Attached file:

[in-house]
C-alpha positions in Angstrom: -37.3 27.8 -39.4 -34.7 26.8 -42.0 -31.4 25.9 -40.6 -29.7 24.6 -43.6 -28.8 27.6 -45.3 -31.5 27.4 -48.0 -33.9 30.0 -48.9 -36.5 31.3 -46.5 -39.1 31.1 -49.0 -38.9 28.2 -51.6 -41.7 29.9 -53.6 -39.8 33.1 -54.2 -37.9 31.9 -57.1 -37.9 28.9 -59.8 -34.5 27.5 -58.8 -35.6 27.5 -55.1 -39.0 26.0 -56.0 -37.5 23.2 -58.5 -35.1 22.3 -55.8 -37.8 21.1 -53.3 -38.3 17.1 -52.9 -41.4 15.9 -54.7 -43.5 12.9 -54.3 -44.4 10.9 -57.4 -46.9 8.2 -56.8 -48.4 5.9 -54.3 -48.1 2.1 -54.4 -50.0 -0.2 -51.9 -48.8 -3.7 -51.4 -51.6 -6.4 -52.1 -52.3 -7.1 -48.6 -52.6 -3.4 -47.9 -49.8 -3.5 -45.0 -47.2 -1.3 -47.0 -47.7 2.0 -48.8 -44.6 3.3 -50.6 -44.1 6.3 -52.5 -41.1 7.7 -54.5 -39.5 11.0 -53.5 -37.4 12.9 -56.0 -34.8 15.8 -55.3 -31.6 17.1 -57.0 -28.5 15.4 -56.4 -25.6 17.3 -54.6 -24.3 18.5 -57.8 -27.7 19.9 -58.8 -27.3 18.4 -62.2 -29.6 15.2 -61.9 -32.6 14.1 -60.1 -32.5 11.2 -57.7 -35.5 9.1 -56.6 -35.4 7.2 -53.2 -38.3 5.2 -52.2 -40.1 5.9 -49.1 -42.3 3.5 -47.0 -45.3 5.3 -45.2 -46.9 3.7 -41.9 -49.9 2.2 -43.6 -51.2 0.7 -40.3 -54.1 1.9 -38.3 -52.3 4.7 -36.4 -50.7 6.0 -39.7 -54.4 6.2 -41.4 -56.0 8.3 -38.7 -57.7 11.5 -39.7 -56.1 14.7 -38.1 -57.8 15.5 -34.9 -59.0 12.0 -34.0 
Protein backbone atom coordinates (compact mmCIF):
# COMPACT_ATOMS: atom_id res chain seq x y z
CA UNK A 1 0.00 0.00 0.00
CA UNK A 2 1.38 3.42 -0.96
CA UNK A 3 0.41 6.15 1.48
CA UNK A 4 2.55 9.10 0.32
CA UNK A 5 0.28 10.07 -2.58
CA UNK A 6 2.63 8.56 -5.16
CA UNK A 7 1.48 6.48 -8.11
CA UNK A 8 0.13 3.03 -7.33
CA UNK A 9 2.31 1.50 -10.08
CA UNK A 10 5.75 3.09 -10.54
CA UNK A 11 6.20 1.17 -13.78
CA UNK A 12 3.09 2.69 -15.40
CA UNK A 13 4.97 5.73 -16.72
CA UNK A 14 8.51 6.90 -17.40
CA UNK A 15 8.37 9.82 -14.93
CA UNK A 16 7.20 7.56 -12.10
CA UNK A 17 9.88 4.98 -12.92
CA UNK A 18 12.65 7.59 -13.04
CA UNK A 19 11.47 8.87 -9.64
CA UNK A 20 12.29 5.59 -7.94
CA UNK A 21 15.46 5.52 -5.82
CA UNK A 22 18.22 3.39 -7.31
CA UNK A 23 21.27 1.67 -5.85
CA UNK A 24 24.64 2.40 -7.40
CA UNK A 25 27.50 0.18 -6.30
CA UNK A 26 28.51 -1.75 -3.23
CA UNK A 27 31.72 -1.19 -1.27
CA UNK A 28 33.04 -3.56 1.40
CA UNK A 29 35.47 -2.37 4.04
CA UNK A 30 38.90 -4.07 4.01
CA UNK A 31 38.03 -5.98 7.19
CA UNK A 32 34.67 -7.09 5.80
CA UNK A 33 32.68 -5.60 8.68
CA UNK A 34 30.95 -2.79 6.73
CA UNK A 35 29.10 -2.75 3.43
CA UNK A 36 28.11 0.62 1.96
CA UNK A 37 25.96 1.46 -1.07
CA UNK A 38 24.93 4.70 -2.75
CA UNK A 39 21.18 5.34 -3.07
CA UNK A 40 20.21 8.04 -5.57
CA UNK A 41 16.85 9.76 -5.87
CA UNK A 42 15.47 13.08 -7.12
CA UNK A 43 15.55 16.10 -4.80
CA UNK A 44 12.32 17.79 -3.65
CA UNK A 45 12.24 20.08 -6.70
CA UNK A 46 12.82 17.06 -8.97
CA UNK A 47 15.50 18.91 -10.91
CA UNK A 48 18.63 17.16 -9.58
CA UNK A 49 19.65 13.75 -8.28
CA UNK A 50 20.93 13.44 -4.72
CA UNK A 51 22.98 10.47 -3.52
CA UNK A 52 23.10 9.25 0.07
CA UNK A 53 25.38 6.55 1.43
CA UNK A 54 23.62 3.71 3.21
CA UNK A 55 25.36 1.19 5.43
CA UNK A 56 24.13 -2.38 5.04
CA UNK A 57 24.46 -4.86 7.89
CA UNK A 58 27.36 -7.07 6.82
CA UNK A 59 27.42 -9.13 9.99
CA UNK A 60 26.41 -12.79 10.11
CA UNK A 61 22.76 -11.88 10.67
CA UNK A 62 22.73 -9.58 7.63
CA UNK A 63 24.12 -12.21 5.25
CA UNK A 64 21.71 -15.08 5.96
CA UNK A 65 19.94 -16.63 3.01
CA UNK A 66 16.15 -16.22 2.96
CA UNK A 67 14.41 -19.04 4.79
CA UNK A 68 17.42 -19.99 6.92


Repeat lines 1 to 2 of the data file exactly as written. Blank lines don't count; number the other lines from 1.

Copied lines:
[in-house]
C-alpha positions in Angstrom: -37.3 27.8 -39.4 -34.7 26.8 -42.0 -31.4 25.9 -40.6 -29.7 24.6 -43.6 -28.8 27.6 -45.3 -31.5 27.4 -48.0 -33.9 30.0 -48.9 -36.5 31.3 -46.5 -39.1 31.1 -49.0 -38.9 28.2 -51.6 -41.7 29.9 -53.6 -39.8 33.1 -54.2 -37.9 31.9 -57.1 -37.9 28.9 -59.8 -34.5 27.5 -58.8 -35.6 27.5 -55.1 -39.0 26.0 -56.0 -37.5 23.2 -58.5 -35.1 22.3 -55.8 -37.8 21.1 -53.3 -38.3 17.1 -52.9 -41.4 15.9 -54.7 -43.5 12.9 -54.3 -44.4 10.9 -57.4 -46.9 8.2 -56.8 -48.4 5.9 -54.3 -48.1 2.1 -54.4 -50.0 -0.2 -51.9 -48.8 -3.7 -51.4 -51.6 -6.4 -52.1 -52.3 -7.1 -48.6 -52.6 -3.4 -47.9 -49.8 -3.5 -45.0 -47.2 -1.3 -47.0 -47.7 2.0 -48.8 -44.6 3.3 -50.6 -44.1 6.3 -52.5 -41.1 7.7 -54.5 -39.5 11.0 -53.5 -37.4 12.9 -56.0 -34.8 15.8 -55.3 -31.6 17.1 -57.0 -28.5 15.4 -56.4 -25.6 17.3 -54.6 -24.3 18.5 -57.8 -27.7 19.9 -58.8 -27.3 18.4 -62.2 -29.6 15.2 -61.9 -32.6 14.1 -60.1 -32.5 11.2 -57.7 -35.5 9.1 -56.6 -35.4 7.2 -53.2 -38.3 5.2 -52.2 -40.1 5.9 -49.1 -42.3 3.5 -47.0 -45.3 5.3 -45.2 -46.9 3.7 -41.9 -49.9 2.2 -43.6 -51.2 0.7 -40.3 -54.1 1.9 -38.3 -52.3 4.7 -36.4 -50.7 6.0 -39.7 -54.4 6.2 -41.4 -56.0 8.3 -38.7 -57.7 11.5 -39.7 -56.1 14.7 -38.1 -57.8 15.5 -34.9 -59.0 12.0 -34.0 